News9/Newson6: Poll: State Question 777 'Right To Farm'
Exclusive News 9/ News on 6 poll results on where voters stand on State Question 777, otherwise known as "Right to Farm”. The question would give added legal protection to Oklahomans who farm and ranch.
The poll found that 49 percent of likely voters support 777 while 36 percent are opposed. And 15 percent of Oklahoma voters remain undecided.
One of the most hotly debated points surrounding 777 is whether it would give too much legal protection to the, quote, Right to Farm.
[box] Also on the ballot with be state question 777 which would amend the state constitution to exempt Oklahomans working in agricultural or livestock production from any new farming laws unless there is a compelling state interest. Do you: [PROBE: STRONGLY/SOMEWHAT]
1. Strongly support34.92. Somewhat support14.43. Don't know/refused [DNR]14.84. Somewhat oppose11.85. Strongly oppose24.2
Additional Take-aways from the poll results:
- Greatest support is among Republicans where 40.9% strongly support it and another 17.4% somewhat support, with a combined 58.3%. Only a combined 39.2% of Democrats support it, and 45.6% of Independents.
- Again, greatest support among conservatives with 57.1%, but only 43.2% of moderates and 33.9% of liberals.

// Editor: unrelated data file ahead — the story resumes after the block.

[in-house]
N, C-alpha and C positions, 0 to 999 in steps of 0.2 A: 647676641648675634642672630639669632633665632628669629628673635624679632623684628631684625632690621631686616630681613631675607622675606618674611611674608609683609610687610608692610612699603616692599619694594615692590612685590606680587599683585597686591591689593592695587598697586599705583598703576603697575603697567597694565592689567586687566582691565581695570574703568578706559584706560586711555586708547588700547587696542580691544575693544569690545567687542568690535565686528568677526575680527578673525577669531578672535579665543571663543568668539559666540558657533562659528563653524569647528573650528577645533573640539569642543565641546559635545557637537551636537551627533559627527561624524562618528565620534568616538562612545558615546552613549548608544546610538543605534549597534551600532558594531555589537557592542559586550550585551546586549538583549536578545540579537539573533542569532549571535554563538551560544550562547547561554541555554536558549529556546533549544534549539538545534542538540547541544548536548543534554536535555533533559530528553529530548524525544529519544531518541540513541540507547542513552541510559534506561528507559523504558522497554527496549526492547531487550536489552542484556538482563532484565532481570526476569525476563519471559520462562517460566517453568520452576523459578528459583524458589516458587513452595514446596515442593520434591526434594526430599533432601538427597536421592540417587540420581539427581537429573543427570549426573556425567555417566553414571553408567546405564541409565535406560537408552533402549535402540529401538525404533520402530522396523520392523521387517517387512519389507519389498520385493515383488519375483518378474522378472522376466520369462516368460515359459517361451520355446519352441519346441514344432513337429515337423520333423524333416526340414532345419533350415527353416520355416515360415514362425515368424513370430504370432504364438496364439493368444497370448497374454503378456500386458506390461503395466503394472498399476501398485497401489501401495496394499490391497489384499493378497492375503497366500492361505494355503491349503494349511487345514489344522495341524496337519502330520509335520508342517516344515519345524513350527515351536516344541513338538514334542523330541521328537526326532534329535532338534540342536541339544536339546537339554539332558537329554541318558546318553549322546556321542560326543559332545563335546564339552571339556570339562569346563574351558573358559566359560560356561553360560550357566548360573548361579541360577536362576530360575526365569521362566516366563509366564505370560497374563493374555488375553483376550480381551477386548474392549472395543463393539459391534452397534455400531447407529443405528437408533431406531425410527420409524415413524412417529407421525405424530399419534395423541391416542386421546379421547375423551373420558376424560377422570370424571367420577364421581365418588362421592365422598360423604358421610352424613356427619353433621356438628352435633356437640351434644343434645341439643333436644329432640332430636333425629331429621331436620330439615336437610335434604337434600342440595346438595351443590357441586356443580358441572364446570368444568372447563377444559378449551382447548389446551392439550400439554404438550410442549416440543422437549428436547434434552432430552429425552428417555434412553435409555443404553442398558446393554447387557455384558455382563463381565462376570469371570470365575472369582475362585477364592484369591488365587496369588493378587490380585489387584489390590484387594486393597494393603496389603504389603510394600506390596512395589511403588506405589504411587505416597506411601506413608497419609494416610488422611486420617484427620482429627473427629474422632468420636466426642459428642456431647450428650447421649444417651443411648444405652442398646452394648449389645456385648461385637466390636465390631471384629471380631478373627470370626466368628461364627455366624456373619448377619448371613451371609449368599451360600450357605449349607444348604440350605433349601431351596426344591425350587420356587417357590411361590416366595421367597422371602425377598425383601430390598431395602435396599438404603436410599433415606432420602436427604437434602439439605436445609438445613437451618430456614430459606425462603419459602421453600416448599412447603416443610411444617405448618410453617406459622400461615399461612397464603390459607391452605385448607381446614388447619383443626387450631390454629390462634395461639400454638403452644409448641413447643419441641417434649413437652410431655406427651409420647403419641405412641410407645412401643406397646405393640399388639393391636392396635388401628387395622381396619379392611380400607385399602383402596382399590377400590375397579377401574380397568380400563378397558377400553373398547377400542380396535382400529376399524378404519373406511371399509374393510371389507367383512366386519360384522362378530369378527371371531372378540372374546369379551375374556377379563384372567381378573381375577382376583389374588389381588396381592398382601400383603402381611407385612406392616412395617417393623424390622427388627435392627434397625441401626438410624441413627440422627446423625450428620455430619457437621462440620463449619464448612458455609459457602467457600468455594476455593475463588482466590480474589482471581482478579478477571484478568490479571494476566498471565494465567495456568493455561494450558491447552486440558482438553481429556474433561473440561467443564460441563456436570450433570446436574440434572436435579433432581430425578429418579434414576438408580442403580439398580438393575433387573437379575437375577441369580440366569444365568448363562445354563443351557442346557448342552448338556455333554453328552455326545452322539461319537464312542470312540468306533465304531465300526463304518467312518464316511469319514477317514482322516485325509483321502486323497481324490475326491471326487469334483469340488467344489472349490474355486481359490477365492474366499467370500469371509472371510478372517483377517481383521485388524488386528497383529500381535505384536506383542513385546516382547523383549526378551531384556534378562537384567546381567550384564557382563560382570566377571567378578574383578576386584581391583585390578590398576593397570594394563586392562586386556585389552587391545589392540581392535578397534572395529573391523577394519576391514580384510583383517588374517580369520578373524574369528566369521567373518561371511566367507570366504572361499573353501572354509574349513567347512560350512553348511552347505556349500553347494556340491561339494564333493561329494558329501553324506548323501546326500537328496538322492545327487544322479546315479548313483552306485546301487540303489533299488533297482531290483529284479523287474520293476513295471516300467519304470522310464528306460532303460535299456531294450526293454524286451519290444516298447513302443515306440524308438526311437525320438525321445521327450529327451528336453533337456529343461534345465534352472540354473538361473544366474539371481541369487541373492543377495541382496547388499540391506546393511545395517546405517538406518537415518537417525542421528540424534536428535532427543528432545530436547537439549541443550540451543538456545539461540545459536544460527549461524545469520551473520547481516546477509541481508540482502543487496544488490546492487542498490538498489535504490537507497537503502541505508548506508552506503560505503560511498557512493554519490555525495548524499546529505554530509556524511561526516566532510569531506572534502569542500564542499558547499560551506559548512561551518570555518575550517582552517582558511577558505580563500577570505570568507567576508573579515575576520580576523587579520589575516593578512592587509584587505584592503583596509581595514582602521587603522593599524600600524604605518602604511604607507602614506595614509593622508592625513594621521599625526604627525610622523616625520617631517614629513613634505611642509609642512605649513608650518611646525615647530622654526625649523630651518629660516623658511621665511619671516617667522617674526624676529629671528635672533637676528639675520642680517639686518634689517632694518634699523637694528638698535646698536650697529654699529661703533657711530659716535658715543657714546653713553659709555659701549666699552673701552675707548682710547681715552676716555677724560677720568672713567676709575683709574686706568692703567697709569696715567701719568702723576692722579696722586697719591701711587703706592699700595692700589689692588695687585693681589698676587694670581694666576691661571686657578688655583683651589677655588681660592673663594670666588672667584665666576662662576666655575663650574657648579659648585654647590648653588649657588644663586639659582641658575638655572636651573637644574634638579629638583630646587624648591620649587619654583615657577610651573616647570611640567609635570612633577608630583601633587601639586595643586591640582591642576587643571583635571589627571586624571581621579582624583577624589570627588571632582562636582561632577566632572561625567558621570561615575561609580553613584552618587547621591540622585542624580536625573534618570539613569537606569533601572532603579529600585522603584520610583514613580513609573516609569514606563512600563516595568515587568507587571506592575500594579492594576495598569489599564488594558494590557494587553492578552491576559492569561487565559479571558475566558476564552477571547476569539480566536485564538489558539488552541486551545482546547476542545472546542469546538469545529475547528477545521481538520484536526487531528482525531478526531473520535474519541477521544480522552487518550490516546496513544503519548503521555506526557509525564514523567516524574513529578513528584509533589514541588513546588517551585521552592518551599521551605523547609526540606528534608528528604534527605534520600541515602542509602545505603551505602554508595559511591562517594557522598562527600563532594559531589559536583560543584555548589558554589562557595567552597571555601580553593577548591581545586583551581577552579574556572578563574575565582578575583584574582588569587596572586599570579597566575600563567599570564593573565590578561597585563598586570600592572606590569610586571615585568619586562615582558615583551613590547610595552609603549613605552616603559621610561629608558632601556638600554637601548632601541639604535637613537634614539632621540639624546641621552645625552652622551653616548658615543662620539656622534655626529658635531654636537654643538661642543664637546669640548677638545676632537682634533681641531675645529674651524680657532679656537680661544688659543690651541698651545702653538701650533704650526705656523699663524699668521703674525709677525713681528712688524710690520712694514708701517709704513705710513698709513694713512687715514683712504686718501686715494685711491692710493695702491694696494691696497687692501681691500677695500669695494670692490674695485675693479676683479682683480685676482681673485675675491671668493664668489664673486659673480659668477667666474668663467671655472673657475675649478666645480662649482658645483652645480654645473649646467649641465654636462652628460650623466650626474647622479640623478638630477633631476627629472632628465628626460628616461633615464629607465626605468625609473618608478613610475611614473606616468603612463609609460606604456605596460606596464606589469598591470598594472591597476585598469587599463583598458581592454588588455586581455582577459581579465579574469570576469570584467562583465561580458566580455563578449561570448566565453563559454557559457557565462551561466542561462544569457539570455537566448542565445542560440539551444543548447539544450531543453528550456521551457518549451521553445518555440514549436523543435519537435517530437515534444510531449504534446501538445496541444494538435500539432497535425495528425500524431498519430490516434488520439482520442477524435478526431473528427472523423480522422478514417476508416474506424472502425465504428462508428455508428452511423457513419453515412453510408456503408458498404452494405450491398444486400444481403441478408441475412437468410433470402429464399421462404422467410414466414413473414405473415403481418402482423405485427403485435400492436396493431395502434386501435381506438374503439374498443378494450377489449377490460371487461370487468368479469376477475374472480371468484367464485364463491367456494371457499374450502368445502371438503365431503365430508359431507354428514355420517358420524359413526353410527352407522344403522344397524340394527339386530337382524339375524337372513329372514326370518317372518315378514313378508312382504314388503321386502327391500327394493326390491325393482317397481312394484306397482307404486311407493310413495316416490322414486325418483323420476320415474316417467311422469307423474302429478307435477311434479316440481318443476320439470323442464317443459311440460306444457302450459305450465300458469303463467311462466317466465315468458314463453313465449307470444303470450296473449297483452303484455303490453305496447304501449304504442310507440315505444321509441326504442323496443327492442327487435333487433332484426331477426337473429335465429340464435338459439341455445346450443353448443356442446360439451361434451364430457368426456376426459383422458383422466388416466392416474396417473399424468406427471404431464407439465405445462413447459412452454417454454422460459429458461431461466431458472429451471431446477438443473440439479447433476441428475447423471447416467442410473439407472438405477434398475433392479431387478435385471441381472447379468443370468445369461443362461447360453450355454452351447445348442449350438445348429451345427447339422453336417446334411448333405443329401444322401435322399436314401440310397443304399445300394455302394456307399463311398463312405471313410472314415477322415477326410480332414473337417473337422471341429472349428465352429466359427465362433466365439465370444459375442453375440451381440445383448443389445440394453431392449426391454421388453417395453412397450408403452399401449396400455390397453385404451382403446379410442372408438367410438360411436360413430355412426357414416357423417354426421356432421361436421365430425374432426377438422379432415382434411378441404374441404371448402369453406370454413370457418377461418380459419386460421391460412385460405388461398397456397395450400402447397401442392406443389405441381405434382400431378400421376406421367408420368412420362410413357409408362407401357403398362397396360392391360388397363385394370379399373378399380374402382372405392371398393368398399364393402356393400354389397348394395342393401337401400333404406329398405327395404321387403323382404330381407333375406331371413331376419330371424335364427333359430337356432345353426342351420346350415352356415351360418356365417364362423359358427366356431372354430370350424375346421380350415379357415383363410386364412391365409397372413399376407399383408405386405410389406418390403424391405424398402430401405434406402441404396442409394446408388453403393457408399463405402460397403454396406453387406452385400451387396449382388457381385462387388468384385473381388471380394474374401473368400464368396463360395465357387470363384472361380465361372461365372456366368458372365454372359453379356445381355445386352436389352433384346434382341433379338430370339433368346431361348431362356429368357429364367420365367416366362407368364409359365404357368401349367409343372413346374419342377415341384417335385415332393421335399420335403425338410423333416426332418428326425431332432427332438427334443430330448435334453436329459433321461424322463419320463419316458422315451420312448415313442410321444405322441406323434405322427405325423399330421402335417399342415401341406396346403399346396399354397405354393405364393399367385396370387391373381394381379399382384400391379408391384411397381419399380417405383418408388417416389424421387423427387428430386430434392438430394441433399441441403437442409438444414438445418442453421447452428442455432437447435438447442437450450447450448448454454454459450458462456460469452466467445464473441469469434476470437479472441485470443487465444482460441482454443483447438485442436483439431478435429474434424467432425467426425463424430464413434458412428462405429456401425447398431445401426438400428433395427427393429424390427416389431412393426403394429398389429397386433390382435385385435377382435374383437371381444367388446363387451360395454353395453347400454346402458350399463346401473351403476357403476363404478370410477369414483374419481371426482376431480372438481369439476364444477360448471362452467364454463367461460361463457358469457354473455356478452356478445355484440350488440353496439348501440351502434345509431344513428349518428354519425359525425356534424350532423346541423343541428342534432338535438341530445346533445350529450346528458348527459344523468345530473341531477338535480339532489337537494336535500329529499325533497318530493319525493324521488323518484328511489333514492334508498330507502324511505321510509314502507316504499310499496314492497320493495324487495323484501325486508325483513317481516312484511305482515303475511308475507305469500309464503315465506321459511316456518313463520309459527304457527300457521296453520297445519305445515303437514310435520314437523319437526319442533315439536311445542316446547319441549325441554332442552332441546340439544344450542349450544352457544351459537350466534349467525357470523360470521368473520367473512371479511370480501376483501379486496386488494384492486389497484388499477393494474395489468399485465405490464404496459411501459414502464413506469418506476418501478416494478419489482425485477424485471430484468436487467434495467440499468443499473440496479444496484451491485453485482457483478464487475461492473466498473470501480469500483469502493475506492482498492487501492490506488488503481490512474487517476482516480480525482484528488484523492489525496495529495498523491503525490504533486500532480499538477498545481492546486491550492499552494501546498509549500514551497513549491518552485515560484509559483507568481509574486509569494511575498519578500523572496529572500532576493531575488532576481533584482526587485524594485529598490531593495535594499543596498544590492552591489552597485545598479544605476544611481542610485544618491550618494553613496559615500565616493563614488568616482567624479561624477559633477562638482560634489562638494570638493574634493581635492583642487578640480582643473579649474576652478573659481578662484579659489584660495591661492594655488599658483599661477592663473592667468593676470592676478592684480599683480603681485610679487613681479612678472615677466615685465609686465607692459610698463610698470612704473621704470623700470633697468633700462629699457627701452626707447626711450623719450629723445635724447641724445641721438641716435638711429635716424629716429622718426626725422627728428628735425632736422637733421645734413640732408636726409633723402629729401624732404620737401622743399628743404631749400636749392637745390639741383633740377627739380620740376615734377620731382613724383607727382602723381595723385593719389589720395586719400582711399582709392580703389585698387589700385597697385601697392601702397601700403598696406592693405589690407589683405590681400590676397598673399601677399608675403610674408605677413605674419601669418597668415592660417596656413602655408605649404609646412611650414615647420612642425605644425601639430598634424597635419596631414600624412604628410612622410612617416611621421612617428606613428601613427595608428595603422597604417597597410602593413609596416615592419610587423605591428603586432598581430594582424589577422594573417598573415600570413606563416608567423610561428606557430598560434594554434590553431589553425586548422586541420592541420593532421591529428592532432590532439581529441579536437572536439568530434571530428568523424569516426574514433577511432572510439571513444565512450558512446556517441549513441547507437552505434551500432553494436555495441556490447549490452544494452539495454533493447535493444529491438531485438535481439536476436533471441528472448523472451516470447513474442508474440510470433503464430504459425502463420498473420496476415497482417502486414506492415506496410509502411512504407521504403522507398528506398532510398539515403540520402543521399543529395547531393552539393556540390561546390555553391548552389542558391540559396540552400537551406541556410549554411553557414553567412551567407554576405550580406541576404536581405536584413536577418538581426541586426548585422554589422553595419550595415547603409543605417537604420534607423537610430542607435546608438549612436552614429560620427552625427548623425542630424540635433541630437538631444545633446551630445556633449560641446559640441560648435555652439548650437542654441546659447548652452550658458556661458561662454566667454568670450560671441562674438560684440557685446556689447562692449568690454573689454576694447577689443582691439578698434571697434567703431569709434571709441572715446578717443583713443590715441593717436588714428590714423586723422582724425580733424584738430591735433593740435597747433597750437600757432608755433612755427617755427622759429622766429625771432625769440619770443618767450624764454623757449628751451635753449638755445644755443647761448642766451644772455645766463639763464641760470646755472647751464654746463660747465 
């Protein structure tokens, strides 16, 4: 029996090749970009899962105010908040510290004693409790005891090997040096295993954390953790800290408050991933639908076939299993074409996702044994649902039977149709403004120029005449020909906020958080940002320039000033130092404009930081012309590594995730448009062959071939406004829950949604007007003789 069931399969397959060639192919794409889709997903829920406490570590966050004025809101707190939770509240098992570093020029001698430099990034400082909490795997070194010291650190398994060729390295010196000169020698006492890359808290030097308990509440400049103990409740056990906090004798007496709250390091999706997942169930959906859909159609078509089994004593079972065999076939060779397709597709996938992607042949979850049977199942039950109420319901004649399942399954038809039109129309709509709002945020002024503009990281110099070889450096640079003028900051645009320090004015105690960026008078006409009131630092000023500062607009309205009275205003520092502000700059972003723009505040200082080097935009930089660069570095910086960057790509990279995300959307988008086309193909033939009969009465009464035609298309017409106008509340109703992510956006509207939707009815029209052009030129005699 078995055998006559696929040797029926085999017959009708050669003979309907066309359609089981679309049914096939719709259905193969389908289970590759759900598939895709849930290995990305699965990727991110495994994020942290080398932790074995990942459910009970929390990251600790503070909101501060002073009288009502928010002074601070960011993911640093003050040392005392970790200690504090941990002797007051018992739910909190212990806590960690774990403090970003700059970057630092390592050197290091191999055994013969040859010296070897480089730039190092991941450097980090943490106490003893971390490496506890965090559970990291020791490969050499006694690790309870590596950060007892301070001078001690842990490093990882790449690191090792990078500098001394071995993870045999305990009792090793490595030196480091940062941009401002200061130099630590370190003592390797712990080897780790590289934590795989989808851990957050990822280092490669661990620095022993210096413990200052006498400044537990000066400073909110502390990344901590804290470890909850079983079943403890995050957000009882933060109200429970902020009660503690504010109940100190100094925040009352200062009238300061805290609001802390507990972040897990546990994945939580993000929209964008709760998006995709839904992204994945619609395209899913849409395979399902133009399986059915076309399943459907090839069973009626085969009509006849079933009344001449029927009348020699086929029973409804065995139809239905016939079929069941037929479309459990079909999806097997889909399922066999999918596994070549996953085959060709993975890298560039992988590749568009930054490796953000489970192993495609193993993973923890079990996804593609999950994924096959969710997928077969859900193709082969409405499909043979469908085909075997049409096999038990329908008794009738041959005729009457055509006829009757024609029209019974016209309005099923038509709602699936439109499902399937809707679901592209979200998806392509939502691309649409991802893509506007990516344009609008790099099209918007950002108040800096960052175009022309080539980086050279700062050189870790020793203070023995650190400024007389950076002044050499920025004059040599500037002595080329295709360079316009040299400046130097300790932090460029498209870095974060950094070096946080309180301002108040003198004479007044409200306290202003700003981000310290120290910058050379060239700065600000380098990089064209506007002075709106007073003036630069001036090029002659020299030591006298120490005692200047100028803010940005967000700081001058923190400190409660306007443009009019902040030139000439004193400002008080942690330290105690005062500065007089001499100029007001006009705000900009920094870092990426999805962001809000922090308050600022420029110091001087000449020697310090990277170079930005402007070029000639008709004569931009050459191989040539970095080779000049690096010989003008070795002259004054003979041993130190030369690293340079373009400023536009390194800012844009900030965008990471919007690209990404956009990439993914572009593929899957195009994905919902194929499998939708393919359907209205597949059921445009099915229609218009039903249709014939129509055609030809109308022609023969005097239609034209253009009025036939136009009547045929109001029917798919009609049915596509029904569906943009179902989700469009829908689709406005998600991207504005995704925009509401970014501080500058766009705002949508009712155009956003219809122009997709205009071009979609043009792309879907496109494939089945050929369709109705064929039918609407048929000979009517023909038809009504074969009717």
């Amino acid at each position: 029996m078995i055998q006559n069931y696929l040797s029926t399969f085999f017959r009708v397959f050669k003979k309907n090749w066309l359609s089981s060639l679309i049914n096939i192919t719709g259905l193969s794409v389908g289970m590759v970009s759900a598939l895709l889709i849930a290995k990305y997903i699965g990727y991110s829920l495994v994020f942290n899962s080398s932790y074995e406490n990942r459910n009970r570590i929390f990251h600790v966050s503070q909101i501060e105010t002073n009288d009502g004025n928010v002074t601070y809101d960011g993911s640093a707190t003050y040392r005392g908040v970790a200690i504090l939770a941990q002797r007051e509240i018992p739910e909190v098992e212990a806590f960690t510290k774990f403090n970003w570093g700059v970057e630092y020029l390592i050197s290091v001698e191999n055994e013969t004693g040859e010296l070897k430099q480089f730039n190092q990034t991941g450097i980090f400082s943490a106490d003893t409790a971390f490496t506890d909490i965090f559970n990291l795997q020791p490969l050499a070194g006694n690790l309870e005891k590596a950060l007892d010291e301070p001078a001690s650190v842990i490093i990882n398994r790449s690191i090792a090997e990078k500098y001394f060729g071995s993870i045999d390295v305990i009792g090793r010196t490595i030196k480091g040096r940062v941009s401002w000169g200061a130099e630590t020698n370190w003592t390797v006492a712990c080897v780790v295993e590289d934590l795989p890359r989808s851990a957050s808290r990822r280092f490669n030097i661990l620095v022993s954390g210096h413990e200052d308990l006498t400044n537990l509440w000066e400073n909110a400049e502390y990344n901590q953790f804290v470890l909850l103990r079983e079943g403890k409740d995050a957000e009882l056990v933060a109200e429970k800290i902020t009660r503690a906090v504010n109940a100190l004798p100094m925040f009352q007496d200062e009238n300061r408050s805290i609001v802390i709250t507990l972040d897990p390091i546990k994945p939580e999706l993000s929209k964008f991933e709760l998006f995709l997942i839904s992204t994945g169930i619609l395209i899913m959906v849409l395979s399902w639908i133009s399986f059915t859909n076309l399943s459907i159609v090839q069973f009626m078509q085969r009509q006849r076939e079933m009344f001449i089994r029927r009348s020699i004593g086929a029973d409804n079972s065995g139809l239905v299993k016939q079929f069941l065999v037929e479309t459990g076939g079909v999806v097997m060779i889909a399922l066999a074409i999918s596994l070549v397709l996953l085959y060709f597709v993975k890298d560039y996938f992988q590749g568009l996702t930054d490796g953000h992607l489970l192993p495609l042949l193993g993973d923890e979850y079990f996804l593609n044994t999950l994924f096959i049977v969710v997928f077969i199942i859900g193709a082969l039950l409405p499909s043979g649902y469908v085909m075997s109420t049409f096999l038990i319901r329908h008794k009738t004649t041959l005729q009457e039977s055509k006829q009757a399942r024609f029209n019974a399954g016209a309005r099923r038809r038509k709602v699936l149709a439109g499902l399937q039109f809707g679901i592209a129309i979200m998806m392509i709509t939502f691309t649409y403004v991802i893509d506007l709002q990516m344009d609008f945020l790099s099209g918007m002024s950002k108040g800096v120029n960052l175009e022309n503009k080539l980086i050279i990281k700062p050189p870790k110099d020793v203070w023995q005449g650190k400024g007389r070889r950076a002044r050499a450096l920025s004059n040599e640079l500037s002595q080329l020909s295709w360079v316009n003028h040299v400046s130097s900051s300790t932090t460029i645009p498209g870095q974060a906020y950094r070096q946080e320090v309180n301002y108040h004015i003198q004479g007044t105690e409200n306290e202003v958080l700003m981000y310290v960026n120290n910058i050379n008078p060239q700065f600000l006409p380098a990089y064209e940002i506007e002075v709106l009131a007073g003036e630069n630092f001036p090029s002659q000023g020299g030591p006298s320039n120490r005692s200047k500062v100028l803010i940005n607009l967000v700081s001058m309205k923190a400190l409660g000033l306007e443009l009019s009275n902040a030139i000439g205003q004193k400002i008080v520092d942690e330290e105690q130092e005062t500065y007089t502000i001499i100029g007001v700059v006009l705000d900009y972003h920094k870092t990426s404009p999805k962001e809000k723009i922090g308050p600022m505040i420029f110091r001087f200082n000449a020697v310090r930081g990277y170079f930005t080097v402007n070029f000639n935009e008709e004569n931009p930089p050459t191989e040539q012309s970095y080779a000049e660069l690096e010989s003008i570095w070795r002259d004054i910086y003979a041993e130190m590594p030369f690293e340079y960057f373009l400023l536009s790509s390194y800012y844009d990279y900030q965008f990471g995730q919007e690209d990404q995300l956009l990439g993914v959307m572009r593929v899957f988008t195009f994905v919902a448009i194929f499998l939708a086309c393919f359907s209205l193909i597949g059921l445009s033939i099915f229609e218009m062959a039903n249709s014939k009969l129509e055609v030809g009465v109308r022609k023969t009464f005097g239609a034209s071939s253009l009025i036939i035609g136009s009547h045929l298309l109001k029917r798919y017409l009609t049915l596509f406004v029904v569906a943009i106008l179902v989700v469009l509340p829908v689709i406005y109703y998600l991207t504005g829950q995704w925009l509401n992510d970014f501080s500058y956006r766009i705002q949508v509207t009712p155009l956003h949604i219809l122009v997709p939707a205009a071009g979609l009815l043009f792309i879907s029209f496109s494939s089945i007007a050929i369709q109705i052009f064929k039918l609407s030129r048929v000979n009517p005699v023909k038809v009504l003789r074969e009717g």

- Support is similiar among men and women, but women are 8 points more likely to be undecided on the state question.
- Support is weakest among middle-aged, working adults, and bearly a majority of those 65 and older, which is the largest age group in the electorate.
- SQ777 had the highest percent of those undecided among the state questions tested.
- As expected, SQ777 performs best in the rural parts of the state, yet only 45.2% of voters in Tulsa's 1st congressional district supported the measure, and only 31% of Oklahoma City's 5th congressional district.
About the Poll
SoonerPoll.com, Oklahoma’s public opinion pollster, conducted the poll of Oklahoma likely voters, which was commissioned by News9 and Newson6.
The scientific study was conducted October 6, 2016 with 403 likely Oklahoma voters selected at random statewide from a frame of landline telephone and conducted using IVR (Interactive Voice Response) technology. The sample was weighted by age and congressional district in order to reflect the Oklahoma likely voter population for a general election.
The sample reflects the traditional demographical profile of the Oklahoma likely voter with roughly half of respondents identifying as conservative and attending religious services once or more per week. The study has a Margin of Error (MoE) of ± 4.88 percent.